Location: Necedah, Wisconsin
Webpage: National Wildlife Refuge
General Description: Necedah National Wildlife Refuge is situated on the bed of the former Glacial Lake Wisconsin and the Great Wisconsin Swamp. Thus it is a vast peat land with dry sandy ridges left by the melting glaciers. When Europeans first settled the area in the late 1800s, they were primarily interested in logging the vast forests of the state. This was followed by land clearing and draining for farming, however, the short growing season and droughty sandy soils made this very difficult. After a series of intense fires in the 1930s, the land was mostly abandoned and it became a Migratory Waterfowl Refuge in 1939. This 44,000 acre refuge is a complex of wetlands, forest, and open water. The refuge has been instrumental in the recovery of the whooping crane population which was down to 15 birds in 1941 due to loss of habitat. Today the refuge seeks to restore a self-staining population of whooping cranes that use the refuge for the summer. The refuge is also the home of the Karner blue butterfly, which is a small bright blue butterfly that is dependent on wild lupine which only grows in the Necedah’s barren landscape. There are multiple hiking trails available on the refuge ranging in size from 0.25 miles to 3.5 miles.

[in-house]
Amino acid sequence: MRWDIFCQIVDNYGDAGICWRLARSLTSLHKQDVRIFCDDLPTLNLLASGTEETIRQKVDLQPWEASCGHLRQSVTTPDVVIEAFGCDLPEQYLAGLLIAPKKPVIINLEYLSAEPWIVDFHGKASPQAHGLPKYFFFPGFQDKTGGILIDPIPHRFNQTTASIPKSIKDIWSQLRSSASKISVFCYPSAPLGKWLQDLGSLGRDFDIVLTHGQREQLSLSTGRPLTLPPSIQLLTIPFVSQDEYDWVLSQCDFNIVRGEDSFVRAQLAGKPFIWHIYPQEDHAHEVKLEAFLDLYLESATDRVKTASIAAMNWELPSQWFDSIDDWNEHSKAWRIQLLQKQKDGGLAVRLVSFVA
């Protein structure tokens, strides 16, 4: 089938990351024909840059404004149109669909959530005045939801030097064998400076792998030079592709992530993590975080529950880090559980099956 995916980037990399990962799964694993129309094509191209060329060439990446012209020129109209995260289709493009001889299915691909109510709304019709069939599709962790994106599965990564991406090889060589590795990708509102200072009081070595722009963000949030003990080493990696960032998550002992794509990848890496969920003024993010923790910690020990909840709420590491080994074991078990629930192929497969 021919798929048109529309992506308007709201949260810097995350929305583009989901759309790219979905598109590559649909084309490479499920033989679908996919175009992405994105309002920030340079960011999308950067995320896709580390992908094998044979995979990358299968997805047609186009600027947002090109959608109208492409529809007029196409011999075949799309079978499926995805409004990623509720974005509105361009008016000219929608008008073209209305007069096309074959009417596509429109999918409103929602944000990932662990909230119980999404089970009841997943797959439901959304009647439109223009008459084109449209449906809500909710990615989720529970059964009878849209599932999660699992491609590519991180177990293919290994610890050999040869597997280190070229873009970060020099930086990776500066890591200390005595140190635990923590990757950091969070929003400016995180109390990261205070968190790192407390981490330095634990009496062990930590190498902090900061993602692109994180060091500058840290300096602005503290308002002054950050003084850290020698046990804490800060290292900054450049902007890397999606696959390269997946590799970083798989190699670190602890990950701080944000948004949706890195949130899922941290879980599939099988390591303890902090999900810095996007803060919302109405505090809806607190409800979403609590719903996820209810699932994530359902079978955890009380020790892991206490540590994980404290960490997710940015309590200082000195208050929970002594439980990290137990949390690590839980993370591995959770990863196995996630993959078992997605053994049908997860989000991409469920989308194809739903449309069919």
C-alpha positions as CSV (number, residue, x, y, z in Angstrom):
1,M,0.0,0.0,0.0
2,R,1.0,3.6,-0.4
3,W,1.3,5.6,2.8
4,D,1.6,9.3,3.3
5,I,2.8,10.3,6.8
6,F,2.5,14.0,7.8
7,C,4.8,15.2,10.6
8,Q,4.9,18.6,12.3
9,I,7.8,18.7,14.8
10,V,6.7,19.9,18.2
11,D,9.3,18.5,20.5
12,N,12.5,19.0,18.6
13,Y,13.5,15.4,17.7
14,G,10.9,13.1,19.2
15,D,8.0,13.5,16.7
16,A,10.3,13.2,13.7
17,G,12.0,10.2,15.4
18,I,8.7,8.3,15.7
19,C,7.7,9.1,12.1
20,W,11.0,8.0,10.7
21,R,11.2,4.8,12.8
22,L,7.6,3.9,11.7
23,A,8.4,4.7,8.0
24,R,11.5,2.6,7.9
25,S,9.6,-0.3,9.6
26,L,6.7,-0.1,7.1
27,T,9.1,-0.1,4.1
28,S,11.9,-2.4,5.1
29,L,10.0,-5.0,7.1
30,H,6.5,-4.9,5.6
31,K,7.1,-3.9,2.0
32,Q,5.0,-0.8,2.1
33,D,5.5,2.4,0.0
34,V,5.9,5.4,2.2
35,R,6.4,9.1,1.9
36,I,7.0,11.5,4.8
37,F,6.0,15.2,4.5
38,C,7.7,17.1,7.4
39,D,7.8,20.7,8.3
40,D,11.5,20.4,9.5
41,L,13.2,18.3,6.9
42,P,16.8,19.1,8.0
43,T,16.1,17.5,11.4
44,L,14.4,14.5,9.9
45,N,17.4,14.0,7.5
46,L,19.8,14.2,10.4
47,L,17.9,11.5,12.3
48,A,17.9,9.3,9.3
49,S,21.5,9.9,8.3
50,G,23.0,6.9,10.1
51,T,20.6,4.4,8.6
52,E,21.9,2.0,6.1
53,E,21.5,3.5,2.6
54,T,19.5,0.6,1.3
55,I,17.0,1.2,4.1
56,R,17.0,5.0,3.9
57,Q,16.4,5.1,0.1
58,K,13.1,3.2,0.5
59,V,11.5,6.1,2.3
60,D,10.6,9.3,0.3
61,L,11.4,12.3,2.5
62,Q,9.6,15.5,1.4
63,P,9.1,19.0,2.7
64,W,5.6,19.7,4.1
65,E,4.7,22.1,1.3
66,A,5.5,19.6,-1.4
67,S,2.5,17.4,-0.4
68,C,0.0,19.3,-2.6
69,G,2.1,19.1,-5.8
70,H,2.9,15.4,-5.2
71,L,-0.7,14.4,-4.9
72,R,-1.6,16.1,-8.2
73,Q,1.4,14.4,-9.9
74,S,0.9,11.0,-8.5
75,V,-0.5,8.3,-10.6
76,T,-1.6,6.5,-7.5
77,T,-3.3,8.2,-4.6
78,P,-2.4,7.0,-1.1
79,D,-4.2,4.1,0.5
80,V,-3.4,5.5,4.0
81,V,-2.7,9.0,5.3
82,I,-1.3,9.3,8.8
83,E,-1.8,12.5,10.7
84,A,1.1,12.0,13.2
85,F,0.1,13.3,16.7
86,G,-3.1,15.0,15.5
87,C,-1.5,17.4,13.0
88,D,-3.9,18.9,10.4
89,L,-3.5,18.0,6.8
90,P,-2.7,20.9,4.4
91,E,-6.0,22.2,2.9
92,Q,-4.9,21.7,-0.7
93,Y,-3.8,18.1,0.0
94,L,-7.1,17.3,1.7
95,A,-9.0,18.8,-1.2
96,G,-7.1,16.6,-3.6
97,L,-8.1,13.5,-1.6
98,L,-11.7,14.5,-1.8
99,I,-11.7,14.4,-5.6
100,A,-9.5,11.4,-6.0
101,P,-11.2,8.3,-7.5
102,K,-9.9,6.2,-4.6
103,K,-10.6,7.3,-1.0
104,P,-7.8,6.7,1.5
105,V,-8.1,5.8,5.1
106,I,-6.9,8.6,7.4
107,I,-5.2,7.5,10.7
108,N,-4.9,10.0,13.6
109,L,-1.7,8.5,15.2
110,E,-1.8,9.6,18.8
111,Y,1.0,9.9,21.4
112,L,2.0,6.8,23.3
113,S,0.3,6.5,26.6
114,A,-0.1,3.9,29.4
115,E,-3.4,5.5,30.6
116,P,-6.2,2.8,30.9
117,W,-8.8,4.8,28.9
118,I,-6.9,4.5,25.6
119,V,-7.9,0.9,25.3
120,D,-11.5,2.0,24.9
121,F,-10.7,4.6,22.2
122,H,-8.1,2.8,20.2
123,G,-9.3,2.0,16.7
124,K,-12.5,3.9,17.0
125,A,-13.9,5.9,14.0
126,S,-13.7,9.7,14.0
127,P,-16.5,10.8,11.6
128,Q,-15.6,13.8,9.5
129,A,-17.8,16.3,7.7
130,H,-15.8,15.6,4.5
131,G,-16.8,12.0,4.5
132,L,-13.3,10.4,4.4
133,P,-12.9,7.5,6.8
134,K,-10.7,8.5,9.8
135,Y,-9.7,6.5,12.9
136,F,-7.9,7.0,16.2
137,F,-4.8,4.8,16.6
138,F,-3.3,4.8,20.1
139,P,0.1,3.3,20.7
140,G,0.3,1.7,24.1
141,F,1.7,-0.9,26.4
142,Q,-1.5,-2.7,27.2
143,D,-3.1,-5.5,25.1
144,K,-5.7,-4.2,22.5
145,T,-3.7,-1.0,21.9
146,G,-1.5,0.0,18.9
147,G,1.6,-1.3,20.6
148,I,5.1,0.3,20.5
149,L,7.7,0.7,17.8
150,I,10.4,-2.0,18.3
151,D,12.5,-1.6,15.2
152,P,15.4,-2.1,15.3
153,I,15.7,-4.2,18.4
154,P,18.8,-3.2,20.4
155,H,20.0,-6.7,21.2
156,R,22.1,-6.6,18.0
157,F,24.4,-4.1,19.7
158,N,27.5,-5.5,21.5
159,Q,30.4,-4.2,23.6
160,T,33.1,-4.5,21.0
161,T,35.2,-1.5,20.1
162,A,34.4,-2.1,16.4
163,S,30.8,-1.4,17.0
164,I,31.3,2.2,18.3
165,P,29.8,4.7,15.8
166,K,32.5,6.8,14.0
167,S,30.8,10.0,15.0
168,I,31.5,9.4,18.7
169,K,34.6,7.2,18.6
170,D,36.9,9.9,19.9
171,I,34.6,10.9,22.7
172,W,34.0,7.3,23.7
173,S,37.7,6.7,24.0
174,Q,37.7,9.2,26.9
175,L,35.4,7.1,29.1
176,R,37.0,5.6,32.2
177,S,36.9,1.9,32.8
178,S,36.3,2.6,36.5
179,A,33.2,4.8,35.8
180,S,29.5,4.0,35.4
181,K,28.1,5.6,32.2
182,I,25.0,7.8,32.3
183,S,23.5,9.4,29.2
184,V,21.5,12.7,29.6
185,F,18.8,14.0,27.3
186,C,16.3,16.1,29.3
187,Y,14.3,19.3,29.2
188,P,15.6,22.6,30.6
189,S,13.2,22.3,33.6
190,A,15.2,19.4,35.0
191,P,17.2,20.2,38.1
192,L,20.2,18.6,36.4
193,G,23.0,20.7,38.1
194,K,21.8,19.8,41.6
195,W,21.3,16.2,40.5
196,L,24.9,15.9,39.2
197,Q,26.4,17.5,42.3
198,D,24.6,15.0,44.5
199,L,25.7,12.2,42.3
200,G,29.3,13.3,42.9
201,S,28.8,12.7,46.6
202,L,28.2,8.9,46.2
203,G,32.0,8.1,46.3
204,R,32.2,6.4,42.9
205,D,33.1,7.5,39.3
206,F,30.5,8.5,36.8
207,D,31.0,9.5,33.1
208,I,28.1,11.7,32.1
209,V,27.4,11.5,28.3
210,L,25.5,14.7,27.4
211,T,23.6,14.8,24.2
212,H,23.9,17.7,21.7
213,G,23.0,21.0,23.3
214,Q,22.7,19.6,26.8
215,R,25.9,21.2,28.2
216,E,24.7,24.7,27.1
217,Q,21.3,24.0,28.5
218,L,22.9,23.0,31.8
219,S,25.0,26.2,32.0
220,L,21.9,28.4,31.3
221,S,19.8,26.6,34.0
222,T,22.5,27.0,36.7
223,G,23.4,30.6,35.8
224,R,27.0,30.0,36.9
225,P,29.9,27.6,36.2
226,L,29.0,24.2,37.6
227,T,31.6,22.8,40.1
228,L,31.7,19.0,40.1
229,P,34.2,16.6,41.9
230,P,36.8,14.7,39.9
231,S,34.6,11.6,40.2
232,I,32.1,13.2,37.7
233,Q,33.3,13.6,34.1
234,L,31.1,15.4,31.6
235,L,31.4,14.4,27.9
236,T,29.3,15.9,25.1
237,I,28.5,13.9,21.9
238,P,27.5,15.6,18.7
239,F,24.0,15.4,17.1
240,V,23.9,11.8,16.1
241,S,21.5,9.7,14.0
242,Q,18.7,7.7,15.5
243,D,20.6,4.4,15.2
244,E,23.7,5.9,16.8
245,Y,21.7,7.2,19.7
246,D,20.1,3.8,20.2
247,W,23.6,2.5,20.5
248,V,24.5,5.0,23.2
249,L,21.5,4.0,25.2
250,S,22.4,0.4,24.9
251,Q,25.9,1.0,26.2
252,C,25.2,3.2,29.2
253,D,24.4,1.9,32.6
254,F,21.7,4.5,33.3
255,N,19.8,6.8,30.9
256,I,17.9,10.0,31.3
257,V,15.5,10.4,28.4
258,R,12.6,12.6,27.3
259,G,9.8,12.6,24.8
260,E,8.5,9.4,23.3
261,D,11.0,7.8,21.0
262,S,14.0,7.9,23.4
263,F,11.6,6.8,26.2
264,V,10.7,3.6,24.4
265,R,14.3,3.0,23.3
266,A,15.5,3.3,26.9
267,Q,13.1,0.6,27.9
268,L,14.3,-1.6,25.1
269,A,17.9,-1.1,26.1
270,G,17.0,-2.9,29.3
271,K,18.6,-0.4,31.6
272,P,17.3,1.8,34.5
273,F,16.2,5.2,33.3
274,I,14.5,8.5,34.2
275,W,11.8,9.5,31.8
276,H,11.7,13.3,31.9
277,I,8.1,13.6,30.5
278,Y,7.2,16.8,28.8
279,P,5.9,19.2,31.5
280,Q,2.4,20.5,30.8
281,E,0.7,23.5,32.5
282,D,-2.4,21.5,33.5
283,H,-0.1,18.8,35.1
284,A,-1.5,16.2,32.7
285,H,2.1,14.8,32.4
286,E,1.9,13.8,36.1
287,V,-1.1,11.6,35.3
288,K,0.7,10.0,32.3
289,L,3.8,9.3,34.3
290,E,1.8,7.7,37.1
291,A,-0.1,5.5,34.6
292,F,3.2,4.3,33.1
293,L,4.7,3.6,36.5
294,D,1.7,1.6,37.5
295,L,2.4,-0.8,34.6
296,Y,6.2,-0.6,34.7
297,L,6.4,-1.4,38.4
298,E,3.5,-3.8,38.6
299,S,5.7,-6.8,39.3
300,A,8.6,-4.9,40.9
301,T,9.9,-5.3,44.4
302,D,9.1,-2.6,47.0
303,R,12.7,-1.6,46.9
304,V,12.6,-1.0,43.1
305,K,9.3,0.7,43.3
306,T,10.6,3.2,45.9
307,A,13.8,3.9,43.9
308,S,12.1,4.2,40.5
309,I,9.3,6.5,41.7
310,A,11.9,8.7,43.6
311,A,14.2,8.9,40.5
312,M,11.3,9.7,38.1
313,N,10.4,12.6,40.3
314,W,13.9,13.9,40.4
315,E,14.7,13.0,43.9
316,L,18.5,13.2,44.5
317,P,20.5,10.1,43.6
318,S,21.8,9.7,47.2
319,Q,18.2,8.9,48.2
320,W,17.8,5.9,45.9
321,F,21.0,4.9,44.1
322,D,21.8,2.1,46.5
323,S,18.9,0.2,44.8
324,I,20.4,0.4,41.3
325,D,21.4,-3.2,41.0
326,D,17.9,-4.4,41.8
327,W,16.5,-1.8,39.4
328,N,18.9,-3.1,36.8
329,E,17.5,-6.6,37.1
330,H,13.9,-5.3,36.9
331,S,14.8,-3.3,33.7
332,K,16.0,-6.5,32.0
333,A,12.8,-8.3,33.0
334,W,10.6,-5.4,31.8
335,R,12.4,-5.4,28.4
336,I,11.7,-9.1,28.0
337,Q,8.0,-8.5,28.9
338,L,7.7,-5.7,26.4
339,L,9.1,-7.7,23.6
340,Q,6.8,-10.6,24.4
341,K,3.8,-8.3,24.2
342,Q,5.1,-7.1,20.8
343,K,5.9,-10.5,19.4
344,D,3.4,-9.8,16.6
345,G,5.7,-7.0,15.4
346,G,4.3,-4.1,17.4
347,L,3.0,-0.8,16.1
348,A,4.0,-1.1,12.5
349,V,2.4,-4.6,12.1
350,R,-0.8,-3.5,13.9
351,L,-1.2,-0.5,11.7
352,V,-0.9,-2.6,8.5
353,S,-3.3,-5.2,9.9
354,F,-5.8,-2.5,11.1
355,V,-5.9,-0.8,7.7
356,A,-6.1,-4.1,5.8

1) The Visitor Center on the refuge is an excellent place to begin and is a sight to behold. It is very new and large with a nice set of exhibits and meeting rooms. Be sure to catch the interpretive sign outside in front of the building which describes all the innovations they have included in the construction of the building. For example, all the toilets use rainwater collected in a cistern and a lot of the construction used recycled materials.
2) Potentially the best trail on the refuge is located right at the Visitor Center. This 1 mile loop trail provides many good views of the wetlands and provides an extended boardwalk out from the shore of the lake.
3) The other popular trail is the Observation Tower trail which includes a 3 story observation tower from which you can see a large portion of the refuge. Continuing beyond the tower is a easy 0.8 mile walk through the forest with many views of the wetlands along the trail before it loops back to the parking lot.